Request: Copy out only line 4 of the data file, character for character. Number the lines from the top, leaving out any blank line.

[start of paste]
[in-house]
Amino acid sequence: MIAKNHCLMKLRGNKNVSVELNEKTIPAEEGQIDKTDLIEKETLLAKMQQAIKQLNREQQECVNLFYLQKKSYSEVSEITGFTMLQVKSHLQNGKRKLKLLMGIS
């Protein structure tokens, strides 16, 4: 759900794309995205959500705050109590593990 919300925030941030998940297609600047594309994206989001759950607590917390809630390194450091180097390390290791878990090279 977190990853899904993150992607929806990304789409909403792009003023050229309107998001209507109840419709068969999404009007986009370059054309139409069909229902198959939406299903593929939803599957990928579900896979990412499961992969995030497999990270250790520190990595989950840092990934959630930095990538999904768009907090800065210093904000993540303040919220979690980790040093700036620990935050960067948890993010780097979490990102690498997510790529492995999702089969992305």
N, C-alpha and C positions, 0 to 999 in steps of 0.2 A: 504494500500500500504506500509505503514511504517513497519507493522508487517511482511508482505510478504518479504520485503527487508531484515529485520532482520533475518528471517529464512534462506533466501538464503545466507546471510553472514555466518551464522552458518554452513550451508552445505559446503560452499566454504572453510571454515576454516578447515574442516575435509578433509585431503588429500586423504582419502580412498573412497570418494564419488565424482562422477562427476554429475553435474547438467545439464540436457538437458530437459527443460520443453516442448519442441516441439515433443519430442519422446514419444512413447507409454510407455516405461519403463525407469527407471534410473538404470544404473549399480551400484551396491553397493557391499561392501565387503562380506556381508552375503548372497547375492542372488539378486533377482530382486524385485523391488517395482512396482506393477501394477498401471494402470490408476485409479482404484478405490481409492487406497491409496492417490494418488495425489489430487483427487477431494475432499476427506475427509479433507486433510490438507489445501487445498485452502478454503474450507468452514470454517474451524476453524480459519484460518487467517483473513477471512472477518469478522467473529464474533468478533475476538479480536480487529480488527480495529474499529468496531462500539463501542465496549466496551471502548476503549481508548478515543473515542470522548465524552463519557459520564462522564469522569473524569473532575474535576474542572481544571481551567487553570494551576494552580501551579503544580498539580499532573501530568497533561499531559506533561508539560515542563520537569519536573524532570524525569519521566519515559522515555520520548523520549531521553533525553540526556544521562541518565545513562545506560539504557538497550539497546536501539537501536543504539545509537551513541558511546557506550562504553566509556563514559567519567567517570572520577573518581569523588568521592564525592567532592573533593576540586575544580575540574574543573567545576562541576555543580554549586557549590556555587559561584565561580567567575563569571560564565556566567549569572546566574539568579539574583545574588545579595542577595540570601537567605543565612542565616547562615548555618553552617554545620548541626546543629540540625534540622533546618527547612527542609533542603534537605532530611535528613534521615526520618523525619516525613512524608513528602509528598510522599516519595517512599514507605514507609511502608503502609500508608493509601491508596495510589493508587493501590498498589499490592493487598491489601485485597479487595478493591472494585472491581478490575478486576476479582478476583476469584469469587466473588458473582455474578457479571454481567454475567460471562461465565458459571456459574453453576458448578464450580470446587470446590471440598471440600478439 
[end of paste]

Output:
N, C-alpha and C positions, 0 to 999 in steps of 0.2 A: 504494500500500500504506500509505503514511504517513497519507493522508487517511482511508482505510478504518479504520485503527487508531484515529485520532482520533475518528471517529464512534462506533466501538464503545466507546471510553472514555466518551464522552458518554452513550451508552445505559446503560452499566454504572453510571454515576454516578447515574442516575435509578433509585431503588429500586423504582419502580412498573412497570418494564419488565424482562422477562427476554429475553435474547438467545439464540436457538437458530437459527443460520443453516442448519442441516441439515433443519430442519422446514419444512413447507409454510407455516405461519403463525407469527407471534410473538404470544404473549399480551400484551396491553397493557391499561392501565387503562380506556381508552375503548372497547375492542372488539378486533377482530382486524385485523391488517395482512396482506393477501394477498401471494402470490408476485409479482404484478405490481409492487406497491409496492417490494418488495425489489430487483427487477431494475432499476427506475427509479433507486433510490438507489445501487445498485452502478454503474450507468452514470454517474451524476453524480459519484460518487467517483473513477471512472477518469478522467473529464474533468478533475476538479480536480487529480488527480495529474499529468496531462500539463501542465496549466496551471502548476503549481508548478515543473515542470522548465524552463519557459520564462522564469522569473524569473532575474535576474542572481544571481551567487553570494551576494552580501551579503544580498539580499532573501530568497533561499531559506533561508539560515542563520537569519536573524532570524525569519521566519515559522515555520520548523520549531521553533525553540526556544521562541518565545513562545506560539504557538497550539497546536501539537501536543504539545509537551513541558511546557506550562504553566509556563514559567519567567517570572520577573518581569523588568521592564525592567532592573533593576540586575544580575540574574543573567545576562541576555543580554549586557549590556555587559561584565561580567567575563569571560564565556566567549569572546566574539568579539574583545574588545579595542577595540570601537567605543565612542565616547562615548555618553552617554545620548541626546543629540540625534540622533546618527547612527542609533542603534537605532530611535528613534521615526520618523525619516525613512524608513528602509528598510522599516519595517512599514507605514507609511502608503502609500508608493509601491508596495510589493508587493501590498498589499490592493487598491489601485485597479487595478493591472494585472491581478490575478486576476479582478476583476469584469469587466473588458473582455474578457479571454481567454475567460471562461465565458459571456459574453453576458448578464450580470446587470446590471440598471440600478439 